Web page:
When the Founder's Vision Stops Motivating the People
Updated: Feb 17
The vision of entrepreneurial companies is largely based on the founder’s vision.
Consider the small business owner (SBO) who decides to launch out on their own and start a new venture. (By the way, did you know that 49% of SBOs were on their last job when they decided to start a business? But I digress.) The SBO was at work and an event spurred them to act.
It could have been the desire to have more control over their financial future. Or maybe the inflexible company culture didn’t allow them to work from home. Perhaps they didn’t have much say in the bureaucratic decision-making process. Maybe their work demands didn’t leave any time to do the things that they loved to do.
Whatever the reason was, the SBO became dissatisfied with working for someone else. Whether that dissatisfaction turned to engagement is for them to say, however, they started the business to gain personal satisfaction and achievement.
Founders start companies to live out a personal vision. A study conducted by Manta-Dell 37% of SBOs started their business in response to a lifelong dream, or a need for personal fulfillment. Moreover, 46% of SBOs plan to grow and expand their business in the next 5 years. However, only 2% of SBOs considered hiring employees as their first priority when starting the business
What does that mean?
That means a number of founders are trying to motivate team members with a vision that was not designed for them.
A few years ago, I surveyed Inc5000 CEOs to find out the top challenges of fast growing companies. I asked the CEOs, “who was involved in co-creating your vision?” and received the following responses: co-founders, investors, customers. Family members even made the list.
Here’s the kicker. None of the founders surveyed co-created their vision with team members.
Why is that important?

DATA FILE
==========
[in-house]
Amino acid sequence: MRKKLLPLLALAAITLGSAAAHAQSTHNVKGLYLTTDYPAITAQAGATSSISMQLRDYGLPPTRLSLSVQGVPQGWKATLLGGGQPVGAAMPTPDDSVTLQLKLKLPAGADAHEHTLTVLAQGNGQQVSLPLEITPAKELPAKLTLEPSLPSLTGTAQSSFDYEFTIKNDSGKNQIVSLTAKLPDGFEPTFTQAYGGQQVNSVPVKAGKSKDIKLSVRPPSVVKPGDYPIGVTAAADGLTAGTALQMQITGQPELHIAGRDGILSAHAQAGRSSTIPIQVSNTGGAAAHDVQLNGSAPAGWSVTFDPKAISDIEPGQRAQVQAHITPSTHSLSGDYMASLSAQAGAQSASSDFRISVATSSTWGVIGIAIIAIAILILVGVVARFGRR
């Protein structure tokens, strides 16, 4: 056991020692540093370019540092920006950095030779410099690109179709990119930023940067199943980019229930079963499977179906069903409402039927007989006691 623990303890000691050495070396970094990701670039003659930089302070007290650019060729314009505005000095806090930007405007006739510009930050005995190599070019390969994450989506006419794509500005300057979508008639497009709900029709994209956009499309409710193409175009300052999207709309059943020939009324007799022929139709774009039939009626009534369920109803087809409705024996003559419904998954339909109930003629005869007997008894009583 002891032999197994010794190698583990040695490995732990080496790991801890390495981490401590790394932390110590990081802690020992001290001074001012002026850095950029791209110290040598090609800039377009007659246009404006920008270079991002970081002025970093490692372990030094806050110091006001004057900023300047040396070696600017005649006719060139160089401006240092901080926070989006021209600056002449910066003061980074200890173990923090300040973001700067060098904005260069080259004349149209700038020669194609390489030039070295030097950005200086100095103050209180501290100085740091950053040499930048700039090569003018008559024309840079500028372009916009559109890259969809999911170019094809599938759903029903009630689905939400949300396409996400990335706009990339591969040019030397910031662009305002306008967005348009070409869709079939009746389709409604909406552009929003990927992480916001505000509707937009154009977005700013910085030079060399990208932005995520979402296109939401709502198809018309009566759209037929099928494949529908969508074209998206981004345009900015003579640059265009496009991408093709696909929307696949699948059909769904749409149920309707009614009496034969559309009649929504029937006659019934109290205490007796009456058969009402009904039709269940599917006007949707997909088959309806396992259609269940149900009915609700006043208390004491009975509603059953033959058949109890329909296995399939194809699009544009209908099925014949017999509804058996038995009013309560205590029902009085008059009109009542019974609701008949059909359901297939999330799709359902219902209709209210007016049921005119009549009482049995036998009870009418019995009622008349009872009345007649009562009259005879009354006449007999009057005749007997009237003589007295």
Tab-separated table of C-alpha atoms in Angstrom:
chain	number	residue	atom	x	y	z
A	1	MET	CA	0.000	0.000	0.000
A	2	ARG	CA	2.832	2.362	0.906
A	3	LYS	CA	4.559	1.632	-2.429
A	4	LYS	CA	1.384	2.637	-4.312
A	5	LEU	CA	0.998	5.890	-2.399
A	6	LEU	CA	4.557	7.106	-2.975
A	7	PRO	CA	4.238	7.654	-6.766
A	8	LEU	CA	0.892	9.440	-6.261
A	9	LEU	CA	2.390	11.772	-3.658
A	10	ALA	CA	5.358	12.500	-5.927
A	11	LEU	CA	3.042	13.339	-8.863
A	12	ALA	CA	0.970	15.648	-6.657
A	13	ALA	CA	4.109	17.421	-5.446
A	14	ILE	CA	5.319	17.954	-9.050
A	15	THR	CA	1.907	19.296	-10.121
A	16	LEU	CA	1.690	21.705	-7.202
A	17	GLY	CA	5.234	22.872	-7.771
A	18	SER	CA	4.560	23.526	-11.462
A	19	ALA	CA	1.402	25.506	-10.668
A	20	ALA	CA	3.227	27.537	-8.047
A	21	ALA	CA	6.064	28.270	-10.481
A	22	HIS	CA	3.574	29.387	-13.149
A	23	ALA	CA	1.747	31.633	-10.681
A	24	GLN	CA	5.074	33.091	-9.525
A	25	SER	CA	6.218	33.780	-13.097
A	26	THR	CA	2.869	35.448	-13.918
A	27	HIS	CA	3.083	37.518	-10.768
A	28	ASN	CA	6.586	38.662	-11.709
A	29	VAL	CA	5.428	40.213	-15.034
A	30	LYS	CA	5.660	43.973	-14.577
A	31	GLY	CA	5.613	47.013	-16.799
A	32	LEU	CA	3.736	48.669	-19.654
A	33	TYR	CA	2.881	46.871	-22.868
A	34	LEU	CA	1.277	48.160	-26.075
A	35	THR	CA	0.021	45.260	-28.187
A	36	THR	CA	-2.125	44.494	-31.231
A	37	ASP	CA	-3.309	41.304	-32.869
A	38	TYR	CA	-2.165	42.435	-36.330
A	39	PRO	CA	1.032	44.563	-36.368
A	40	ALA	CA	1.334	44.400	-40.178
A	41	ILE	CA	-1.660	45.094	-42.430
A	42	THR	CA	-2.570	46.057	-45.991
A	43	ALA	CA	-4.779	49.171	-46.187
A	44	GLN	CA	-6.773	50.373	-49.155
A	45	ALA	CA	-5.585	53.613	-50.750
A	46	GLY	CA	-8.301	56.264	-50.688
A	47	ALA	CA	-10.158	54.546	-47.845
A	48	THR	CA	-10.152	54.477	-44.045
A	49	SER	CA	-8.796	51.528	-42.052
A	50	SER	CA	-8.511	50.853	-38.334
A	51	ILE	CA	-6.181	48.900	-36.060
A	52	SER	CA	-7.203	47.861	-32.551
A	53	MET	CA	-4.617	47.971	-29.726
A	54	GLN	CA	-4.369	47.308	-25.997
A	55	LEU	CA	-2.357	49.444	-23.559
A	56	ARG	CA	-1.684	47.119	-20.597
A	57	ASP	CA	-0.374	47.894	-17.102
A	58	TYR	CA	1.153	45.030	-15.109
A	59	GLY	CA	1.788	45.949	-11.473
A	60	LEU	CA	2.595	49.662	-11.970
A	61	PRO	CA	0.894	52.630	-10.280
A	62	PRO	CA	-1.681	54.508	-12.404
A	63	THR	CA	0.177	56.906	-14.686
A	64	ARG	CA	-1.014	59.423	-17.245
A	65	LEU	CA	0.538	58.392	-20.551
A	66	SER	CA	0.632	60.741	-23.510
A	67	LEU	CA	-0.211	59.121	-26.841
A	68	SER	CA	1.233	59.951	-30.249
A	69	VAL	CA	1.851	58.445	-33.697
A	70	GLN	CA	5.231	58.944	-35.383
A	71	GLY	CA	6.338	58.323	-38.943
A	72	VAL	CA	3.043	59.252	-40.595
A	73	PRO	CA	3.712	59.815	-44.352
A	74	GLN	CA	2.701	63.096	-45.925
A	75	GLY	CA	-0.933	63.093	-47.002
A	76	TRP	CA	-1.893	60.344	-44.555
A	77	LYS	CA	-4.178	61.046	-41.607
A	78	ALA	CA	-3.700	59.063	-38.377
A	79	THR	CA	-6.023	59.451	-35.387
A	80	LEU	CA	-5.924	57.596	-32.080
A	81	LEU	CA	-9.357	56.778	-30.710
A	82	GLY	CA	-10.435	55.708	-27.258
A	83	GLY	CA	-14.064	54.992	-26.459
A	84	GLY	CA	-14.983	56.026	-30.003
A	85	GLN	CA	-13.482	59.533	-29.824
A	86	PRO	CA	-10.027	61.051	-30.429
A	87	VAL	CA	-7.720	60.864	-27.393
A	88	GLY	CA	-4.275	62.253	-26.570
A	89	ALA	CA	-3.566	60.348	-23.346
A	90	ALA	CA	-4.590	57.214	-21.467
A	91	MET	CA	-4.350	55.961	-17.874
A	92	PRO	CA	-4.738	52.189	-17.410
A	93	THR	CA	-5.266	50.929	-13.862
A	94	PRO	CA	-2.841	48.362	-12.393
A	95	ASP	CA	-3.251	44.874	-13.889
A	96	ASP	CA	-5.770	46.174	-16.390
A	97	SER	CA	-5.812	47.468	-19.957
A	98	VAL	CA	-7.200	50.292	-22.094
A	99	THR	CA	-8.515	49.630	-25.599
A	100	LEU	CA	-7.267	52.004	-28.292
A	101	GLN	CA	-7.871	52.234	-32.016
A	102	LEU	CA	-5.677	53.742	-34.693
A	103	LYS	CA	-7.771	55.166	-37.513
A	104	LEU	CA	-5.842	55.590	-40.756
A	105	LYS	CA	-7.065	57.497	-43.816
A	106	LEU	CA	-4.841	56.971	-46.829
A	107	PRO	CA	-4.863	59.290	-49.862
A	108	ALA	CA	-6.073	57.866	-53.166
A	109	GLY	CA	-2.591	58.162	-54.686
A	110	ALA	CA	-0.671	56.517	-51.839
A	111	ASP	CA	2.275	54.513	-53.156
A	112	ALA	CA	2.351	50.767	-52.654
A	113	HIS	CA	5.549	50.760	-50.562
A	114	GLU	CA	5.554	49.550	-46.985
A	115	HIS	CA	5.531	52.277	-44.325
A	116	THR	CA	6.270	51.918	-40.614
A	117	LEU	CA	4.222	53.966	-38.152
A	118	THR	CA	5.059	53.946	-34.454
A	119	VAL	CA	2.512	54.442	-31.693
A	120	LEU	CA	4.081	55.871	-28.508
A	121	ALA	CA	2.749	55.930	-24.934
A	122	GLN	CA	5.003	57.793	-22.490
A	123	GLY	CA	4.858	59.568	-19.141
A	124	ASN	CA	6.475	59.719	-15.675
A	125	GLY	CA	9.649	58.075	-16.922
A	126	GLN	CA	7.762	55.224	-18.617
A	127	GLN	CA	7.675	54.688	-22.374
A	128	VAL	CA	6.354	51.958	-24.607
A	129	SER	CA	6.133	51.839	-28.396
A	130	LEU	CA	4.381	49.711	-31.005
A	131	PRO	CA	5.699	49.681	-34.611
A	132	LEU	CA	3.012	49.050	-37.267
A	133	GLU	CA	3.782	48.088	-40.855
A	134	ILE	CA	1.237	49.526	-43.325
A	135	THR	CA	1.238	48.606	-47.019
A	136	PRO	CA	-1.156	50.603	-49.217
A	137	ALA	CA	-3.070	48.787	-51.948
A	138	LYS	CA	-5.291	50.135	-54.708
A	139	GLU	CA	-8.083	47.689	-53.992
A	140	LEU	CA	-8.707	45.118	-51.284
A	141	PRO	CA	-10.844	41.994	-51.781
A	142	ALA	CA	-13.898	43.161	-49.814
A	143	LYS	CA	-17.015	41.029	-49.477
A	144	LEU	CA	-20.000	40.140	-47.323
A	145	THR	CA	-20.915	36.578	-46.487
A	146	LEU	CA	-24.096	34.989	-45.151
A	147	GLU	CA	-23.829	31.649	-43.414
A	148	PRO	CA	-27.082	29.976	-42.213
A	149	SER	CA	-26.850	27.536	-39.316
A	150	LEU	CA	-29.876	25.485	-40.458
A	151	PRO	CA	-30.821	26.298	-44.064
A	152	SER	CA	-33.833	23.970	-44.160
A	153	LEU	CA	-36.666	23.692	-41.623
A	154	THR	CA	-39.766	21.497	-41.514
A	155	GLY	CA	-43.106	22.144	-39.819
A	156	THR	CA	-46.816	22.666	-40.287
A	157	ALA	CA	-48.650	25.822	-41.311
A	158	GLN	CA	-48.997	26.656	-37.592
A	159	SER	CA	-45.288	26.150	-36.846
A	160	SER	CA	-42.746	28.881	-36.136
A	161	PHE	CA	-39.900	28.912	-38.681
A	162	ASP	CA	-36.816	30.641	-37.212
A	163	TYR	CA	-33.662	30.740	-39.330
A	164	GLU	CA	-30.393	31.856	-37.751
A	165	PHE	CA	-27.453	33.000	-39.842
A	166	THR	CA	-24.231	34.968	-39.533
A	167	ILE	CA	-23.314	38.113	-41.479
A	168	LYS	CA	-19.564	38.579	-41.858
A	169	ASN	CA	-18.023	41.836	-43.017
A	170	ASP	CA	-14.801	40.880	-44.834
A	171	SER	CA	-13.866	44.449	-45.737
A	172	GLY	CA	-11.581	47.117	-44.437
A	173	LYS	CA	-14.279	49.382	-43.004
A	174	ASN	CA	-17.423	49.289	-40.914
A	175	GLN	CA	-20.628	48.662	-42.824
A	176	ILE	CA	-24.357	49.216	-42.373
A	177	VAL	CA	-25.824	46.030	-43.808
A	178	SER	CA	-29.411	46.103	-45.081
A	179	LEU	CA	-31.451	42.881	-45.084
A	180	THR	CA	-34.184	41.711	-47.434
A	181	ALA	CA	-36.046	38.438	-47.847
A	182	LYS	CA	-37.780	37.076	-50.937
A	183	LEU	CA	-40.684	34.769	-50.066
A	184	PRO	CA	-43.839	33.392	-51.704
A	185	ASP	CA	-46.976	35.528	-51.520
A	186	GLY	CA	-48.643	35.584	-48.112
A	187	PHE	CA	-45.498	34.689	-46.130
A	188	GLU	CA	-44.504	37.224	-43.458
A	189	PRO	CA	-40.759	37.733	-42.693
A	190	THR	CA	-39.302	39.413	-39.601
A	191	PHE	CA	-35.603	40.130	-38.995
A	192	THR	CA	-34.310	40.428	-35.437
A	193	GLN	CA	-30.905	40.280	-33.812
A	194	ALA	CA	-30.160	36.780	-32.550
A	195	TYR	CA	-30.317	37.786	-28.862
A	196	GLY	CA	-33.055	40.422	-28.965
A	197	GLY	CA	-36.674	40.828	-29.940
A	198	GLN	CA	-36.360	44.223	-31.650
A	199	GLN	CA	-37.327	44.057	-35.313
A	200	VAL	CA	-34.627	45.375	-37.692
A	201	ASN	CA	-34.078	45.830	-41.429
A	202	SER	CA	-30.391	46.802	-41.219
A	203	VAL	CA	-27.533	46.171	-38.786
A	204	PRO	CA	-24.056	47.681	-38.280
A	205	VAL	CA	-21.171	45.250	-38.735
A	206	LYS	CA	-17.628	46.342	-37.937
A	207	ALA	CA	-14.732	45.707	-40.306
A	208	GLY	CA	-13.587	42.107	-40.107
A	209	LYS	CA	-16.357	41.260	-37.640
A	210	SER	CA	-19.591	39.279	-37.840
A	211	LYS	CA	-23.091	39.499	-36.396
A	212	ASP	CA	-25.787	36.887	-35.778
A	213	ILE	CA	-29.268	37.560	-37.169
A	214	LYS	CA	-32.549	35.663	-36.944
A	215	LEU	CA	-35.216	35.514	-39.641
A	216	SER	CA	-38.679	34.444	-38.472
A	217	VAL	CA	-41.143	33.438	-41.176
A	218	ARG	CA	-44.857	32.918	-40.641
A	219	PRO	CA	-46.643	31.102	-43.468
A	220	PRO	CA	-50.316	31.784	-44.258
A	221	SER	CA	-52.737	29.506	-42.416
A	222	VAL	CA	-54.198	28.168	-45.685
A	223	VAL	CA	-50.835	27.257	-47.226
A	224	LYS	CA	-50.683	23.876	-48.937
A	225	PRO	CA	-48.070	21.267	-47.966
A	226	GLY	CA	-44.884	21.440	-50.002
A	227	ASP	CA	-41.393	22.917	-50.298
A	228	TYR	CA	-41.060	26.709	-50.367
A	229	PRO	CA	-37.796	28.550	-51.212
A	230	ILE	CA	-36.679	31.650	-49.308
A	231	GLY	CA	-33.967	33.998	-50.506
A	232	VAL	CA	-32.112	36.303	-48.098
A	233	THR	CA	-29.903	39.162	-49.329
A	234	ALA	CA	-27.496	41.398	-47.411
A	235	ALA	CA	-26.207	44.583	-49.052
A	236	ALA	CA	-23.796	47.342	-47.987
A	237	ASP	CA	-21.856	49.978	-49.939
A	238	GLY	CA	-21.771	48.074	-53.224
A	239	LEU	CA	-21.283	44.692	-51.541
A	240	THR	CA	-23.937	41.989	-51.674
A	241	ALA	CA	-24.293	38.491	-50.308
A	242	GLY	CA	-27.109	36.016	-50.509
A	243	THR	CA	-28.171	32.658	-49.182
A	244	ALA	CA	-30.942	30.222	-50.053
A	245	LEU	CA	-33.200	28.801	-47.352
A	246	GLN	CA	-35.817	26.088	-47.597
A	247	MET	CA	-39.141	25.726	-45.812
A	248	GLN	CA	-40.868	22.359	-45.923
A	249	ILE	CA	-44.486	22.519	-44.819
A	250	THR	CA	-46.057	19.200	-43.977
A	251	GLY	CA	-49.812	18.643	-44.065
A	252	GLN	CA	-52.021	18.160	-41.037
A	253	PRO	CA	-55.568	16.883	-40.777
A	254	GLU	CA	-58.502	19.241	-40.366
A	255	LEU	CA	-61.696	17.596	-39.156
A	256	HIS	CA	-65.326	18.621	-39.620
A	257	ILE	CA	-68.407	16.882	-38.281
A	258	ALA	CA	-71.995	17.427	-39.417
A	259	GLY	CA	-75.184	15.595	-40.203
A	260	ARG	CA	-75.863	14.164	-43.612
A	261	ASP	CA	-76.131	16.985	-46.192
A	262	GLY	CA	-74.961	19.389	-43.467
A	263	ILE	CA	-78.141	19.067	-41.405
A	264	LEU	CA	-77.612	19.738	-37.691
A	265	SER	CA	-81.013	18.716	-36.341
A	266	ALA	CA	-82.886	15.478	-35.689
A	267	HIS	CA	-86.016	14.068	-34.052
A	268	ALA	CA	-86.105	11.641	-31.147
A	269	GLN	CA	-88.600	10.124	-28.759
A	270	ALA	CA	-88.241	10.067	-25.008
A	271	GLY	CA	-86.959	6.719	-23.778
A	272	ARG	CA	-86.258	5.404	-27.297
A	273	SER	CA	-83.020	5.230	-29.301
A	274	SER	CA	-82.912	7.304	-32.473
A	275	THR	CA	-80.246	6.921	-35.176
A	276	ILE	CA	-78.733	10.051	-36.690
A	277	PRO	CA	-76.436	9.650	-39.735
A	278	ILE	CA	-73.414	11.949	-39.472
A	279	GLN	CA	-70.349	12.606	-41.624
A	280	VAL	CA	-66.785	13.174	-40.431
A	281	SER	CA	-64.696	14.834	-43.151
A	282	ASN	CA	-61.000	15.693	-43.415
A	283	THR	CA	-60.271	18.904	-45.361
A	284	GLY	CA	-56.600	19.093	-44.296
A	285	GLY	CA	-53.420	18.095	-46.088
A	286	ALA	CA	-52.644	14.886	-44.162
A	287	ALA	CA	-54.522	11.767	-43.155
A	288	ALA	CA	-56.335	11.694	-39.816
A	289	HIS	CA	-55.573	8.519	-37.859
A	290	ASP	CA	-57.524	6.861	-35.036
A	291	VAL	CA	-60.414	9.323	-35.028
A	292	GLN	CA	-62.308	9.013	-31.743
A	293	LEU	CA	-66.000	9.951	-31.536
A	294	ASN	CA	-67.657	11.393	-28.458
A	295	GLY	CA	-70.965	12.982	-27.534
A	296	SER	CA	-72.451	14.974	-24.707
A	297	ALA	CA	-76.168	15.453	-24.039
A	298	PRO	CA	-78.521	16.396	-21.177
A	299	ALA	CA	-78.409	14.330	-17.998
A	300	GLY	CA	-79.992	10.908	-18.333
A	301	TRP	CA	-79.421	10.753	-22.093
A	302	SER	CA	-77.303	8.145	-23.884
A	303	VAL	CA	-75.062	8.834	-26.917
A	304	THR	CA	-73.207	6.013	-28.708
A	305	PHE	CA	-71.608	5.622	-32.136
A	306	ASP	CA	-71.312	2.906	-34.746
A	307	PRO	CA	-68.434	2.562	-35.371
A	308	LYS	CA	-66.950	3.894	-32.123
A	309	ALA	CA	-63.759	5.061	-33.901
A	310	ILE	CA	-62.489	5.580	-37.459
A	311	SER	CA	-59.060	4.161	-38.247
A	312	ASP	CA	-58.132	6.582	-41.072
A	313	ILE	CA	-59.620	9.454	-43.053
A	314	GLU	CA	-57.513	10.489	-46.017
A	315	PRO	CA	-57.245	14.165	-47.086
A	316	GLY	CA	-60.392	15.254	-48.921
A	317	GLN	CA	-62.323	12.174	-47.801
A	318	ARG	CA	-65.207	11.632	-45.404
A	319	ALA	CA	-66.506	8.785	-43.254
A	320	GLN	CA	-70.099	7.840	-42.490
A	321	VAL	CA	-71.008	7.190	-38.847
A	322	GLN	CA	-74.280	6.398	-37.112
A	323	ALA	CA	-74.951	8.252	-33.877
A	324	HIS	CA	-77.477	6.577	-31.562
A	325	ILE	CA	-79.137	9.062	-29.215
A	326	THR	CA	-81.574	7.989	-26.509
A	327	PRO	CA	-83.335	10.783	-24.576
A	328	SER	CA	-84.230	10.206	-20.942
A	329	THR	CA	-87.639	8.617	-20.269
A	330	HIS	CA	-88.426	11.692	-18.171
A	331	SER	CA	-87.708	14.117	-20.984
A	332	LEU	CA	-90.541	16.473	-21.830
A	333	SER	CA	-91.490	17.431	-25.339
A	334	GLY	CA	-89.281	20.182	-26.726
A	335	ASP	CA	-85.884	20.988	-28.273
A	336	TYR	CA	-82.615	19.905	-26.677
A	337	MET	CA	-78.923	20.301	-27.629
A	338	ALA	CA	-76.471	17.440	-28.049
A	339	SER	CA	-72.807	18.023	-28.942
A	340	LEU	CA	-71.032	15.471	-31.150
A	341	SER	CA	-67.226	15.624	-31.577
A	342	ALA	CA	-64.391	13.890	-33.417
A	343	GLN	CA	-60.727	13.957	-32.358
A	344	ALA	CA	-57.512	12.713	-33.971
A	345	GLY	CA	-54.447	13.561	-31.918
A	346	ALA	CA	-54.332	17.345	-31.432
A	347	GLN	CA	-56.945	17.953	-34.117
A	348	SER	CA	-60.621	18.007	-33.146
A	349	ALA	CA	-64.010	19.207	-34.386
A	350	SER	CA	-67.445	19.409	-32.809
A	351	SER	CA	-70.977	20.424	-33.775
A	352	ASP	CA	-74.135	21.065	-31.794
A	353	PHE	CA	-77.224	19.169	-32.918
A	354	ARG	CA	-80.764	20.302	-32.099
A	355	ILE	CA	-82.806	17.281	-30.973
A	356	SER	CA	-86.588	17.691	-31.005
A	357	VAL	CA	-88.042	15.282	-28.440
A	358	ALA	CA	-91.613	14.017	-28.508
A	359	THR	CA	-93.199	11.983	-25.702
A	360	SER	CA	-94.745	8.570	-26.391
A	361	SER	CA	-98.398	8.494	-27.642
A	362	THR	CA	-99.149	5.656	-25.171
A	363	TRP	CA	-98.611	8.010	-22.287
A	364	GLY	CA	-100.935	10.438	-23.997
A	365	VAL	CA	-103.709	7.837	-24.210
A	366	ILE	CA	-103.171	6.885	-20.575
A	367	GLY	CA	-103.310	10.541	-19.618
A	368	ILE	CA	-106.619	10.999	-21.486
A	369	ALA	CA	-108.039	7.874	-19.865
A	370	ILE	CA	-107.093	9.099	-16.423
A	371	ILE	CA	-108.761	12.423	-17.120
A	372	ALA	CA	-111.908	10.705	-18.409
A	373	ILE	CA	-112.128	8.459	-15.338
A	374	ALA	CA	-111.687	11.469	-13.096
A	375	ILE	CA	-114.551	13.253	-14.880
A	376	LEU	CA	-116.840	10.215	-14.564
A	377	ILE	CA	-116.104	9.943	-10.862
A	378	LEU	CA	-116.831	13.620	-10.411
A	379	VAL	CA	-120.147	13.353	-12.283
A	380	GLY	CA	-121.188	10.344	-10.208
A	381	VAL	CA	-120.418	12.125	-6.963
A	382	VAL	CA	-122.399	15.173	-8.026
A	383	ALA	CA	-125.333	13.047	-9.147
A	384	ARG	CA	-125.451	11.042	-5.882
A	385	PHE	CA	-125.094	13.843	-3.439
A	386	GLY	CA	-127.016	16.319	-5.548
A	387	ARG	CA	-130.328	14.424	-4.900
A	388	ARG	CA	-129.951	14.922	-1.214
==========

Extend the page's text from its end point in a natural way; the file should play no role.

To find out, let’s return to our example and press fast forward.
It’s 5 years later. The new company has grown my leaps and bounds. And then, the founder notices that employees are not as engaged as they once were.
Managers begin to complain about their workload. Employees are taking half-days off to interview at other companies. Hiring and retaining talented employees becomes a major challenge.
The problem of dissatisfaction appears...yet again.
Last time, the future SBO was dissatisfied. This time, the SBO is on the other side of the table.
This is a pivotal moment.
One that can make or break this next phase of anticipated growth for a small business.
And the SBO is now in a position to make a difference for their employees in a way that their employer failed to do for them.
Here’s the point:
Employees are less likely to implement a vision they did not help create.
Vision development is more than a one-off event - it's an ongoing process of using visioning, foresight, and strategic thinking to build the collective intelligence needed to implement organizational strategy.
Through foresight and strategic thinking, team members can mitigate the risks of implementing the vision – if properly engaged in the process.
Learn more about how we help senior managers to engage team members and stakeholders at every level in transforming the vision into reality.